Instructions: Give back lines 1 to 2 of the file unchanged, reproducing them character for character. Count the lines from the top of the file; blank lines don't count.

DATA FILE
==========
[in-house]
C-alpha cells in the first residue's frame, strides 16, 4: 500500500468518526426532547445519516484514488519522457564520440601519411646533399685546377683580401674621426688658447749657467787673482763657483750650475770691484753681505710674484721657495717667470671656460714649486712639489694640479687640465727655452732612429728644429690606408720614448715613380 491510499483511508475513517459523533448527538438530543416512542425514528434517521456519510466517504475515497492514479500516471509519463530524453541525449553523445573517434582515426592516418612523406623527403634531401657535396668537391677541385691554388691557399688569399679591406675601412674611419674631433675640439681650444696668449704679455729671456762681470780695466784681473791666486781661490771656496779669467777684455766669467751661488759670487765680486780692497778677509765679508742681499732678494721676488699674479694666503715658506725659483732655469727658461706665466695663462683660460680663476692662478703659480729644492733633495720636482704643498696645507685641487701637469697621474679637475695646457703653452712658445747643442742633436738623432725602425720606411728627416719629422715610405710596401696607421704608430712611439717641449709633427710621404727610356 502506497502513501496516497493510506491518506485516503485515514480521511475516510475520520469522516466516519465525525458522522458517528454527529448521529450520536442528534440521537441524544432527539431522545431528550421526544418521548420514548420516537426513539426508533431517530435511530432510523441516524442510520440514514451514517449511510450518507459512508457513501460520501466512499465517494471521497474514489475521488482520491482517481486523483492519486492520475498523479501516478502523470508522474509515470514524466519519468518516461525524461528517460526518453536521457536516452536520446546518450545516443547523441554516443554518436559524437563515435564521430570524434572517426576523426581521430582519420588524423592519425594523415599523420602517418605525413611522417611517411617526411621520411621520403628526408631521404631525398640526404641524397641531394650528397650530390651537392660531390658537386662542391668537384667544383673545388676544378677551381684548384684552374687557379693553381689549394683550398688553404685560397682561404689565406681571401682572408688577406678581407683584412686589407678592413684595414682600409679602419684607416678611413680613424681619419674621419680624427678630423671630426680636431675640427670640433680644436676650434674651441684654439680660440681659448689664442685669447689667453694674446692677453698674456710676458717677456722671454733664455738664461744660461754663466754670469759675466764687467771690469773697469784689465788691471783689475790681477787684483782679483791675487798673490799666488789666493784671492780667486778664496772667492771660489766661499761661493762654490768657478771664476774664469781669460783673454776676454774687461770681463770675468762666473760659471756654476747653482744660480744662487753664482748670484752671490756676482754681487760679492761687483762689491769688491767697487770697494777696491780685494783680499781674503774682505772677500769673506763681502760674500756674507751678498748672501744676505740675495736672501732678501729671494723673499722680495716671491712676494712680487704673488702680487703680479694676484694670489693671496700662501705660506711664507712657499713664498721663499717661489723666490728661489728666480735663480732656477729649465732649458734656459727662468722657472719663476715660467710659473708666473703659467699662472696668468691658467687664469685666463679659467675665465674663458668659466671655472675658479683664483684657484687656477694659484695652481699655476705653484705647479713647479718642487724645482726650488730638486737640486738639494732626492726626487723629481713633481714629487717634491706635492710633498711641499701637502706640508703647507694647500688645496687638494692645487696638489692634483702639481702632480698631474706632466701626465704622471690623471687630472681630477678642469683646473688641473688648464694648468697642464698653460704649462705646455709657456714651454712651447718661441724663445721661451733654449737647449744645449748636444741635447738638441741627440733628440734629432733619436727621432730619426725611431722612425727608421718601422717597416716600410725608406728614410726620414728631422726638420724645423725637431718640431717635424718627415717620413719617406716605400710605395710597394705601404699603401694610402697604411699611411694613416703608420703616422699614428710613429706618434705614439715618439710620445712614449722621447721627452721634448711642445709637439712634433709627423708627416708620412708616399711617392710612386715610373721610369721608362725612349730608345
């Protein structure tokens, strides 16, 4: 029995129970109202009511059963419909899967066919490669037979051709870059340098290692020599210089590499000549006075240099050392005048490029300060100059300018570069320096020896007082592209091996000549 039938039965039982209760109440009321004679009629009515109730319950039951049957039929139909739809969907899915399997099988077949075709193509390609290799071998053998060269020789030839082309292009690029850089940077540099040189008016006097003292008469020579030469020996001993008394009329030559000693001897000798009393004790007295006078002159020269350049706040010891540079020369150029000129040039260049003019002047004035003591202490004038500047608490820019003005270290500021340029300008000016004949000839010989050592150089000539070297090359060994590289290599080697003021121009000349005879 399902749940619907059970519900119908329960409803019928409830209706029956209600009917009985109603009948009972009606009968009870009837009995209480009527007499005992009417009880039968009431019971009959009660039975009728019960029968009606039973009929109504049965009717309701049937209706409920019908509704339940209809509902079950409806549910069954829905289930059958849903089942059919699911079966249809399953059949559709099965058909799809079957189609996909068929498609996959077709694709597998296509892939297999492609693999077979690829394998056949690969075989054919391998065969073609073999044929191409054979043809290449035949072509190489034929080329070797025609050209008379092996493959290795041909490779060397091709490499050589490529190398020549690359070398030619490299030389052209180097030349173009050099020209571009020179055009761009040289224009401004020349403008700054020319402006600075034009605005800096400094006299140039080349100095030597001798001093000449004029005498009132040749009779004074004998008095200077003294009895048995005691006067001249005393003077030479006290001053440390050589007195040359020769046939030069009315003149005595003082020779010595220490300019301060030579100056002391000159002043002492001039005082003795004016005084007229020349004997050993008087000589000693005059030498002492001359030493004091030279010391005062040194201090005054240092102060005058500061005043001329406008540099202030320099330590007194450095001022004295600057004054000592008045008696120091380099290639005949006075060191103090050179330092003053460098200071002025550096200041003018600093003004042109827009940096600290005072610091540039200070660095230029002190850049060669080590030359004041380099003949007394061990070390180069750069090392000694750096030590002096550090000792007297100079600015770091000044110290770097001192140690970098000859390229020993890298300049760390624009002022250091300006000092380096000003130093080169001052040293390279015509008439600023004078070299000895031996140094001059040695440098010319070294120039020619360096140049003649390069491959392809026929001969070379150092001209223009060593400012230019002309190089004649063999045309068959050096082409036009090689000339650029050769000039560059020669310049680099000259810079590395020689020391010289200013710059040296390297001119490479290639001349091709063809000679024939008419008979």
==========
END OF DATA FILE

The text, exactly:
[in-house]
C-alpha cells in the first residue's frame, strides 16, 4: 500500500468518526426532547445519516484514488519522457564520440601519411646533399685546377683580401674621426688658447749657467787673482763657483750650475770691484753681505710674484721657495717667470671656460714649486712639489694640479687640465727655452732612429728644429690606408720614448715613380 491510499483511508475513517459523533448527538438530543416512542425514528434517521456519510466517504475515497492514479500516471509519463530524453541525449553523445573517434582515426592516418612523406623527403634531401657535396668537391677541385691554388691557399688569399679591406675601412674611419674631433675640439681650444696668449704679455729671456762681470780695466784681473791666486781661490771656496779669467777684455766669467751661488759670487765680486780692497778677509765679508742681499732678494721676488699674479694666503715658506725659483732655469727658461706665466695663462683660460680663476692662478703659480729644492733633495720636482704643498696645507685641487701637469697621474679637475695646457703653452712658445747643442742633436738623432725602425720606411728627416719629422715610405710596401696607421704608430712611439717641449709633427710621404727610356 502506497502513501496516497493510506491518506485516503485515514480521511475516510475520520469522516466516519465525525458522522458517528454527529448521529450520536442528534440521537441524544432527539431522545431528550421526544418521548420514548420516537426513539426508533431517530435511530432510523441516524442510520440514514451514517449511510450518507459512508457513501460520501466512499465517494471521497474514489475521488482520491482517481486523483492519486492520475498523479501516478502523470508522474509515470514524466519519468518516461525524461528517460526518453536521457536516452536520446546518450545516443547523441554516443554518436559524437563515435564521430570524434572517426576523426581521430582519420588524423592519425594523415599523420602517418605525413611522417611517411617526411621520411621520403628526408631521404631525398640526404641524397641531394650528397650530390651537392660531390658537386662542391668537384667544383673545388676544378677551381684548384684552374687557379693553381689549394683550398688553404685560397682561404689565406681571401682572408688577406678581407683584412686589407678592413684595414682600409679602419684607416678611413680613424681619419674621419680624427678630423671630426680636431675640427670640433680644436676650434674651441684654439680660440681659448689664442685669447689667453694674446692677453698674456710676458717677456722671454733664455738664461744660461754663466754670469759675466764687467771690469773697469784689465788691471783689475790681477787684483782679483791675487798673490799666488789666493784671492780667486778664496772667492771660489766661499761661493762654490768657478771664476774664469781669460783673454776676454774687461770681463770675468762666473760659471756654476747653482744660480744662487753664482748670484752671490756676482754681487760679492761687483762689491769688491767697487770697494777696491780685494783680499781674503774682505772677500769673506763681502760674500756674507751678498748672501744676505740675495736672501732678501729671494723673499722680495716671491712676494712680487704673488702680487703680479694676484694670489693671496700662501705660506711664507712657499713664498721663499717661489723666490728661489728666480735663480732656477729649465732649458734656459727662468722657472719663476715660467710659473708666473703659467699662472696668468691658467687664469685666463679659467675665465674663458668659466671655472675658479683664483684657484687656477694659484695652481699655476705653484705647479713647479718642487724645482726650488730638486737640486738639494732626492726626487723629481713633481714629487717634491706635492710633498711641499701637502706640508703647507694647500688645496687638494692645487696638489692634483702639481702632480698631474706632466701626465704622471690623471687630472681630477678642469683646473688641473688648464694648468697642464698653460704649462705646455709657456714651454712651447718661441724663445721661451733654449737647449744645449748636444741635447738638441741627440733628440734629432733619436727621432730619426725611431722612425727608421718601422717597416716600410725608406728614410726620414728631422726638420724645423725637431718640431717635424718627415717620413719617406716605400710605395710597394705601404699603401694610402697604411699611411694613416703608420703616422699614428710613429706618434705614439715618439710620445712614449722621447721627452721634448711642445709637439712634433709627423708627416708620412708616399711617392710612386715610373721610369721608362725612349730608345